A real ‘Duesy’

RetroSeries 75 DUESENBERG MODEL J

Michael Stahl

1928

Ultimate expression of American opulence by way of Germany

ARNOLD Schwarzenegger likes to think he personifies the Americanimmigrant dream, but he was beaten to the punch by brothers Fred and August Duesenberg. The German-born Duesenberg boys would eventually put their name to the grandest of American automobiles.

In 1913, the brothers founded Duesenberg Automobile and Motors Co, with a focus on racing cars and engines. Exposure to Ettore Bugatti’s straight-eight aero engine of 1915 helped propel Duesenberg to the forefront of American innovation.

Despite precocious racing success in the 1920s, including the 1921 French GP and four Indy 500s, their advanced Straight Eight (aka Model A) road car failed to sell. The company folded in 1924.

Their saviour in 1926 was Errett Lobban Cord, a former racer and salesman who had managed a spectacular turnaround of the Auburn Automobile Co. Cord picked Duesenberg as a pinnacle brand and instructed the brothers to produce, simply, the best car in the world.

The Model J was unveiled at the New York Auto Salon in December 1928. Dauntingly large, and riding on a 3.9m wheelbase (a 3.6m was also offered), its 6.9-litre 32-valve dohc straight-eight claimed 198kW – more than twice the output of any rival, including V16s from Cadillac and Marmot that arrived two years later.

The bare chassis was priced at $8500, equivalent to nine Ford Model Ts at the time, and when fitted with coachwork designed by Gordon Buehrig (and built by Murphy, LeBaron and others), typically commanded $13-17,000.

The first Model J deliveries began in May 1929. Just five months later came the dramatic Black Tuesday stock market crash, which was the trigger point for the Great Depression. Within the next eight years, most of America’s super-luxury marques, including Duesenberg, would be wiped out.

For a while, many customers of America’s most expensive car were immune from such inconvenience. Of the 481 Model Js – which soon included supercharged ‘SJ’ and Speedster variants – eventually built, the bulk were produced through 1929-30.

The buyer of the 1930 Model J Sport on these pages is a case in point.

Capt George Whittell Jr inherited a $30m fortune in 1922, the 40-yearold having never previously worked in his life. Freakishly side-stepping the 1929 crash, he celebrated by buying two Model Js.

He would eventually buy five more, giving some (including this Murphy-bodied Sport) to mistresses. Meanwhile, he was often seen touring in his Duesys with Bill, his pet lion. As you do.

Fast & factual 05

1

Winning ways

Duesenberg’s cars or engines won the famed Indianapolis 500 in 1922, 1924 (right), 1925 and 1927 also the 1921 French GP

2

Round the clock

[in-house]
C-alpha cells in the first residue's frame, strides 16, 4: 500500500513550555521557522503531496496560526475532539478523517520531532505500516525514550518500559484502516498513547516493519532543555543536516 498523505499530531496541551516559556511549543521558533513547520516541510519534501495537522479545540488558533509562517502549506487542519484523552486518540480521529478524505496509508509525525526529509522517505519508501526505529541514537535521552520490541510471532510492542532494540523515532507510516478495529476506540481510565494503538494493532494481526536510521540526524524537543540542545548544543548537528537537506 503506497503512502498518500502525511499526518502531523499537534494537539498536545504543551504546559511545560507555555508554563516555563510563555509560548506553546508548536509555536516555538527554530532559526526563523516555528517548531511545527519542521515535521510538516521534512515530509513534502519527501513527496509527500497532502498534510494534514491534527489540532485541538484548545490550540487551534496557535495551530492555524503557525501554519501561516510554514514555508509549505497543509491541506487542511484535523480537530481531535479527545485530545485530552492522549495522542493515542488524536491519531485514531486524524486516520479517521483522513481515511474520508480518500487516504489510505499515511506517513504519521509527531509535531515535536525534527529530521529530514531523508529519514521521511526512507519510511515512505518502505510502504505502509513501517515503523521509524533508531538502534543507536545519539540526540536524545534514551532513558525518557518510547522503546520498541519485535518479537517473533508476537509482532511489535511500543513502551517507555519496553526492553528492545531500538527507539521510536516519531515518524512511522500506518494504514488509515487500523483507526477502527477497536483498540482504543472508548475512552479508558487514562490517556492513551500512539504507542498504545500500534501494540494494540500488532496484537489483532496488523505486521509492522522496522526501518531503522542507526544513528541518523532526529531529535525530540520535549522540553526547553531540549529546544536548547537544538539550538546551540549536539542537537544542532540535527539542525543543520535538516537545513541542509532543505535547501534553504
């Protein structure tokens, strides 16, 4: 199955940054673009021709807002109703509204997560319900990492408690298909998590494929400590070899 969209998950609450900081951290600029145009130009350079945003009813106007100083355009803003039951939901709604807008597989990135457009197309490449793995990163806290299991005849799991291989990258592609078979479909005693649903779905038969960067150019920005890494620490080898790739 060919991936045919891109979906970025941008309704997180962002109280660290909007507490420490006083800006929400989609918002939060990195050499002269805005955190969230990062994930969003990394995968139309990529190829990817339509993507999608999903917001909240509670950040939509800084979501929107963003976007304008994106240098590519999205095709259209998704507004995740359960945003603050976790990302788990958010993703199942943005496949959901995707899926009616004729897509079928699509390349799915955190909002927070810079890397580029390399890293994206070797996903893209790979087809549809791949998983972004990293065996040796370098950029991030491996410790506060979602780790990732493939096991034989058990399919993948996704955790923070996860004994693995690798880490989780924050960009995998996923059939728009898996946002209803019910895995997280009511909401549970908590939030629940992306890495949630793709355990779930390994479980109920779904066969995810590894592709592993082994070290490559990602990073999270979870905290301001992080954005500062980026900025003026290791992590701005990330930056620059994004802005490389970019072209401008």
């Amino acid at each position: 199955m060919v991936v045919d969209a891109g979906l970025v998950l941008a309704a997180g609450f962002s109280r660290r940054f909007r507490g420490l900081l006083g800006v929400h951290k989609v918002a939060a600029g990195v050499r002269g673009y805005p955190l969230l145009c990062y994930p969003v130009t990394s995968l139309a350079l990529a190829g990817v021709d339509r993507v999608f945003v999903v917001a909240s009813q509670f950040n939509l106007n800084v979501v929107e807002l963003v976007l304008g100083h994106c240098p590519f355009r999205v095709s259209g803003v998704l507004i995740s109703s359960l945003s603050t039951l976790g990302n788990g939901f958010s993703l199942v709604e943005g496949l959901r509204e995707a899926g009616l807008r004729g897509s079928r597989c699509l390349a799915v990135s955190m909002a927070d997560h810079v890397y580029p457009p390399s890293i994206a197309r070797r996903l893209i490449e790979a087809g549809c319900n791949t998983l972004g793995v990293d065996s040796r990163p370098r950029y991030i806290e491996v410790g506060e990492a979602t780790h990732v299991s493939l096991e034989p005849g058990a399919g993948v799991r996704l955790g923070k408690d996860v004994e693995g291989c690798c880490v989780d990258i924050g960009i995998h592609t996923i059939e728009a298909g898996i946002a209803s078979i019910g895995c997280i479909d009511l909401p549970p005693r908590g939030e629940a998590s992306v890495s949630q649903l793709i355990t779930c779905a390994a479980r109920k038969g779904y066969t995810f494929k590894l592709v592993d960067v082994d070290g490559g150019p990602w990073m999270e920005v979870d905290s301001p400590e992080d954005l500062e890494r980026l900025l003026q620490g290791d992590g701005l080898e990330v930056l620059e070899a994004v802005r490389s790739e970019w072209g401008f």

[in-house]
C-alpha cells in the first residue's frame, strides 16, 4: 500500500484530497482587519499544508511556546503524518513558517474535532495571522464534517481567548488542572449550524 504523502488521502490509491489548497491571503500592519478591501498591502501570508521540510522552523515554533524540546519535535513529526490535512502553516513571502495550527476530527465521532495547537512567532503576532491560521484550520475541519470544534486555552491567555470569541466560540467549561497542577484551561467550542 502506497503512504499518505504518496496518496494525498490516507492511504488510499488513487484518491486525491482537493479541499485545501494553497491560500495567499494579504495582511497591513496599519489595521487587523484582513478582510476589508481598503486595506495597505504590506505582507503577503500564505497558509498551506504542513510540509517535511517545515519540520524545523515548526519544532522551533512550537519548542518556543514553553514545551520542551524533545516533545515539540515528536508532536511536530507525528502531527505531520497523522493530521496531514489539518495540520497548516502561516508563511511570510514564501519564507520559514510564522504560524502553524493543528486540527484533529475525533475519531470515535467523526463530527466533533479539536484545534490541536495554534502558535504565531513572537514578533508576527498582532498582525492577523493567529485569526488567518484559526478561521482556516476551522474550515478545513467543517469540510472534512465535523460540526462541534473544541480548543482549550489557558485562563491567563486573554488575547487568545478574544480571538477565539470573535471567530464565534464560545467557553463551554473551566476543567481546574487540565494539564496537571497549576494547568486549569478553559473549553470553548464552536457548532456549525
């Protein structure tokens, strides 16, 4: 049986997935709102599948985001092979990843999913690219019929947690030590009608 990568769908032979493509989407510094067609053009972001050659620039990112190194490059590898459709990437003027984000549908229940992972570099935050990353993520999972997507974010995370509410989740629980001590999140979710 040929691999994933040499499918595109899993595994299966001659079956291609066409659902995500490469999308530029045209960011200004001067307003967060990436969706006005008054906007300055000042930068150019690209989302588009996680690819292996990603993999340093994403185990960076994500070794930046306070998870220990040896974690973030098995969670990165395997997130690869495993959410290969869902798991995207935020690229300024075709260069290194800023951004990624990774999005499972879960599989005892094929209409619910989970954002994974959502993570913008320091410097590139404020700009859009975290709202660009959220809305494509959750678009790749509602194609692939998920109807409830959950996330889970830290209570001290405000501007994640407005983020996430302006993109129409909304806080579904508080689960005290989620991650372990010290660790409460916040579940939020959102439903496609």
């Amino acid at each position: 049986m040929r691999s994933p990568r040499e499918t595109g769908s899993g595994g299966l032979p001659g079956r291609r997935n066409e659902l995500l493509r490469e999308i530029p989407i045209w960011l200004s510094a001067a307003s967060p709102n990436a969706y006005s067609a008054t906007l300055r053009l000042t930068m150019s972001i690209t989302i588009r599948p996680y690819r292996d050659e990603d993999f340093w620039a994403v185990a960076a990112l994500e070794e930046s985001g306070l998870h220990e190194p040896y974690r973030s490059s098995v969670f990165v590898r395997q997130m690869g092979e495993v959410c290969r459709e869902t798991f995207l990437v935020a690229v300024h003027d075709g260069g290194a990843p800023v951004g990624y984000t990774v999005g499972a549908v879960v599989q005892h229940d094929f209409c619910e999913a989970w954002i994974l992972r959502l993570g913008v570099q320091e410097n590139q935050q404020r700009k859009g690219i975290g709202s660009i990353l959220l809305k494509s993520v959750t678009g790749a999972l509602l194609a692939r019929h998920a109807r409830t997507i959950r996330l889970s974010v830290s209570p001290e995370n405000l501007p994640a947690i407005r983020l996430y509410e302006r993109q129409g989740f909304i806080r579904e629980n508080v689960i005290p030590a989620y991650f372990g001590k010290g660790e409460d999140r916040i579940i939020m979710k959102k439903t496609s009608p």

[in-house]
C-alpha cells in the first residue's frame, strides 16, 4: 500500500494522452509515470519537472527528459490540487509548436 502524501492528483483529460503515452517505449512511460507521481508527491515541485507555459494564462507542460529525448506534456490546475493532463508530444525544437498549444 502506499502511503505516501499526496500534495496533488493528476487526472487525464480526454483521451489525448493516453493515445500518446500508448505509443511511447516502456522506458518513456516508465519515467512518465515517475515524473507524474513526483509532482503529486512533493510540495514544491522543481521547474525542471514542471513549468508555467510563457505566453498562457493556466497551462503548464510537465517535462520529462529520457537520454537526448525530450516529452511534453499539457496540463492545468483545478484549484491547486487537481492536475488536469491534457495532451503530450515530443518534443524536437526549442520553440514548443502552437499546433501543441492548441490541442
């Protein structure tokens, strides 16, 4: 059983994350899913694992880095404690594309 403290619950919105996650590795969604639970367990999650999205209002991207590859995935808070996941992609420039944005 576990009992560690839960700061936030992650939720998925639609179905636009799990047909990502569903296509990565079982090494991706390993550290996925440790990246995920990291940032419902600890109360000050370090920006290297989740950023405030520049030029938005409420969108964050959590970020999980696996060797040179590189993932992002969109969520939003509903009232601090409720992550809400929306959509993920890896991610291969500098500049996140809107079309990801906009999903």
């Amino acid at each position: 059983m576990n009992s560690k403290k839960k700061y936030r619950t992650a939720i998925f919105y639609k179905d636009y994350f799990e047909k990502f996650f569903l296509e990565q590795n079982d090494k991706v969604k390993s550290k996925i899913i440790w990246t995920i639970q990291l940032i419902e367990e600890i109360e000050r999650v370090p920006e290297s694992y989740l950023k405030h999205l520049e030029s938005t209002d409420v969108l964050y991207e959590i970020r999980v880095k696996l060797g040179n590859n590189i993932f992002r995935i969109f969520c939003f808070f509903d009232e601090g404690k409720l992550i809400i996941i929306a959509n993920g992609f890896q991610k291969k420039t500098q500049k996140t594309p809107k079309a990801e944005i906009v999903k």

Salt Lake mayor Ab Jenkins’ 1935 Model J Special set a 24-hour speed record of 217km/h at Bonneville that stood for 26 years

3

As you doozy

The phrase “She’s a real Duesy”, sometimes written as doozy, originated with the Model J, meaning the best of its kind

4

End of the line

The final Duesenberg chassis, J-585, was built in 1935. At least one earlier chassis was still unsold and unbodied when Duesenberg tanked in 1937

5

Famous faces

Model J and its variants were the fave rides of Rudolf Valentino, Clark Gable (right), cowboy Tom Mix, the Duke of Windsor and the odd gangster

In detail

Straight talk

V8 engines were already successfully in production, but straight-eights, developed for slim aero fuselages, had more prestige. Model J’s 6878cc unit featured dohc and 32 valves, made 198kW at 4200rpm and 507Nm at 2000rpm. Supercharged SJs made 239kW. Green enamel and bright details are signatures. Duesy refused synchros for the threespeed manual. Top speed was about 185km/h. lready oduction, veloped s, valves

Only the best

Duesenberg preached exclusivity, so bodies were designed in-house by Gordon Buehrig (Cord 810) and coachbuilders were prohibited from making copies for lesser brands.

Fearing no Rolls-Royce, Mercedes- Benz, Isotta-Fraschini or other, the interiors were no less exclusive. The one-off car (J-287) pictured – unusual in having an all-aluminium (rather than timber) body frame – had a turned metal dash and the finest leathers and timbers.

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Under the skin

The Model J’s steel ladder-type chassis came in 3.6 or 3.9m wheelbases, carrying timber-framed aluminium coachwork.

Front suspension was by I-beam axle with semi-elliptic springs and friction dampers the rear, a live axle, also leaf-sprung, with Delco lever dampers. Vac-assisted hydraulic drums were an earlier Duesy innovation. Typical Model J weights were about 2.5 tonnes.

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